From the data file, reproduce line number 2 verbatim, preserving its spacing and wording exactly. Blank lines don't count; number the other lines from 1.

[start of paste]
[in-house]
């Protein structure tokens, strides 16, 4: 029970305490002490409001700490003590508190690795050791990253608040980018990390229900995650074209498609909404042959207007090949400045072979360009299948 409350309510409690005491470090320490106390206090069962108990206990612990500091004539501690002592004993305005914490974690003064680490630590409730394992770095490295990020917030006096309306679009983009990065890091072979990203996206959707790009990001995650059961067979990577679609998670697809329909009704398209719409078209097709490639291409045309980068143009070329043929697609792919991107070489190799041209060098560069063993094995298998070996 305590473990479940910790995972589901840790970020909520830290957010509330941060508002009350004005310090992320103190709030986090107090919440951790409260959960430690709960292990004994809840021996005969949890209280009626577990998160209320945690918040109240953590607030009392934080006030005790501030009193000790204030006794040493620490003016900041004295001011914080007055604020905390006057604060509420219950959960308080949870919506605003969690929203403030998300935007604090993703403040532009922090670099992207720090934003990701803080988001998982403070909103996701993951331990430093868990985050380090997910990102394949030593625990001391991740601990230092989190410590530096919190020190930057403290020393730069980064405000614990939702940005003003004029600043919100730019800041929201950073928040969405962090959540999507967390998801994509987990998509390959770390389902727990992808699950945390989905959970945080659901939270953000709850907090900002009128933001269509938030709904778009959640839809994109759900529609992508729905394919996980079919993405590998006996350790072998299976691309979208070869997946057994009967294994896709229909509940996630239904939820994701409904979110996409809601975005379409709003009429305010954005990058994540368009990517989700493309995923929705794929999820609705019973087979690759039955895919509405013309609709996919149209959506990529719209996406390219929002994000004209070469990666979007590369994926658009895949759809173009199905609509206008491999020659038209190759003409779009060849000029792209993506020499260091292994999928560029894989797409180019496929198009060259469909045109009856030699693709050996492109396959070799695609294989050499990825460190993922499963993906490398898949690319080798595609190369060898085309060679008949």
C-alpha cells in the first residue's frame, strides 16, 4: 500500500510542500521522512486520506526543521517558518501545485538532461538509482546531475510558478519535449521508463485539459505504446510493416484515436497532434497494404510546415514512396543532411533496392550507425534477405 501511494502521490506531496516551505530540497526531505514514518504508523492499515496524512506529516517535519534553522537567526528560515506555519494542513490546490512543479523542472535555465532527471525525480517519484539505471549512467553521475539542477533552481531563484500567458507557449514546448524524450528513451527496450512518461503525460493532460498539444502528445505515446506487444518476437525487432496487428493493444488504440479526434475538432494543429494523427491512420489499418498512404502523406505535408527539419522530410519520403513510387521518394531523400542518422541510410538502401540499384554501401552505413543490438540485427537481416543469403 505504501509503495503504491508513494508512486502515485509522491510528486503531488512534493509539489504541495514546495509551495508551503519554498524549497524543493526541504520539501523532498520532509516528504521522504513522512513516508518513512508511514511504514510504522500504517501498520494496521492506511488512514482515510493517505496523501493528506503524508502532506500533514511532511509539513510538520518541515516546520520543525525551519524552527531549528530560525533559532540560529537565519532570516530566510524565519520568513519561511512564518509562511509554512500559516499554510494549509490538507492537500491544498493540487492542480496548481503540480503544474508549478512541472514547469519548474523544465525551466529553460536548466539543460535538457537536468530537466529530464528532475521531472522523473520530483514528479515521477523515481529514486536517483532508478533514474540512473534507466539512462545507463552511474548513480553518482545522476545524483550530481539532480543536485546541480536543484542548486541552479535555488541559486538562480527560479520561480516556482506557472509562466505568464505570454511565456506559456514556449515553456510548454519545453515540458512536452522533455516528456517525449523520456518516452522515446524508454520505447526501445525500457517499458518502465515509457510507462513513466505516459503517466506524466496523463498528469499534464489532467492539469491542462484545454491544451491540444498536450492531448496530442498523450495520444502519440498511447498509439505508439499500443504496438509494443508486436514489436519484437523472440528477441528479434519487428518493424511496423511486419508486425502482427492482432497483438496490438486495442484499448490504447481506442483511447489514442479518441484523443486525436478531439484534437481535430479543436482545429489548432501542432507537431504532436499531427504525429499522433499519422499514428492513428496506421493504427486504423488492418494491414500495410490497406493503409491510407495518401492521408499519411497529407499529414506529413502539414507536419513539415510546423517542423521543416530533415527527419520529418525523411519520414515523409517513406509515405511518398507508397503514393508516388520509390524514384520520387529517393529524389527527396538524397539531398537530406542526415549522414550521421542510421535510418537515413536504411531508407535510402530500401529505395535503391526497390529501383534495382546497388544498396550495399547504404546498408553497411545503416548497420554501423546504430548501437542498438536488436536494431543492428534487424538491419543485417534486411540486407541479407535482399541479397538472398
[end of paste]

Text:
């Protein structure tokens, strides 16, 4: 029970305490002490409001700490003590508190690795050791990253608040980018990390229900995650074209498609909404042959207007090949400045072979360009299948 409350309510409690005491470090320490106390206090069962108990206990612990500091004539501690002592004993305005914490974690003064680490630590409730394992770095490295990020917030006096309306679009983009990065890091072979990203996206959707790009990001995650059961067979990577679609998670697809329909009704398209719409078209097709490639291409045309980068143009070329043929697609792919991107070489190799041209060098560069063993094995298998070996 305590473990479940910790995972589901840790970020909520830290957010509330941060508002009350004005310090992320103190709030986090107090919440951790409260959960430690709960292990004994809840021996005969949890209280009626577990998160209320945690918040109240953590607030009392934080006030005790501030009193000790204030006794040493620490003016900041004295001011914080007055604020905390006057604060509420219950959960308080949870919506605003969690929203403030998300935007604090993703403040532009922090670099992207720090934003990701803080988001998982403070909103996701993951331990430093868990985050380090997910990102394949030593625990001391991740601990230092989190410590530096919190020190930057403290020393730069980064405000614990939702940005003003004029600043919100730019800041929201950073928040969405962090959540999507967390998801994509987990998509390959770390389902727990992808699950945390989905959970945080659901939270953000709850907090900002009128933001269509938030709904778009959640839809994109759900529609992508729905394919996980079919993405590998006996350790072998299976691309979208070869997946057994009967294994896709229909509940996630239904939820994701409904979110996409809601975005379409709003009429305010954005990058994540368009990517989700493309995923929705794929999820609705019973087979690759039955895919509405013309609709996919149209959506990529719209996406390219929002994000004209070469990666979007590369994926658009895949759809173009199905609509206008491999020659038209190759003409779009060849000029792209993506020499260091292994999928560029894989797409180019496929198009060259469909045109009856030699693709050996492109396959070799695609294989050499990825460190993922499963993906490398898949690319080798595609190369060898085309060679008949």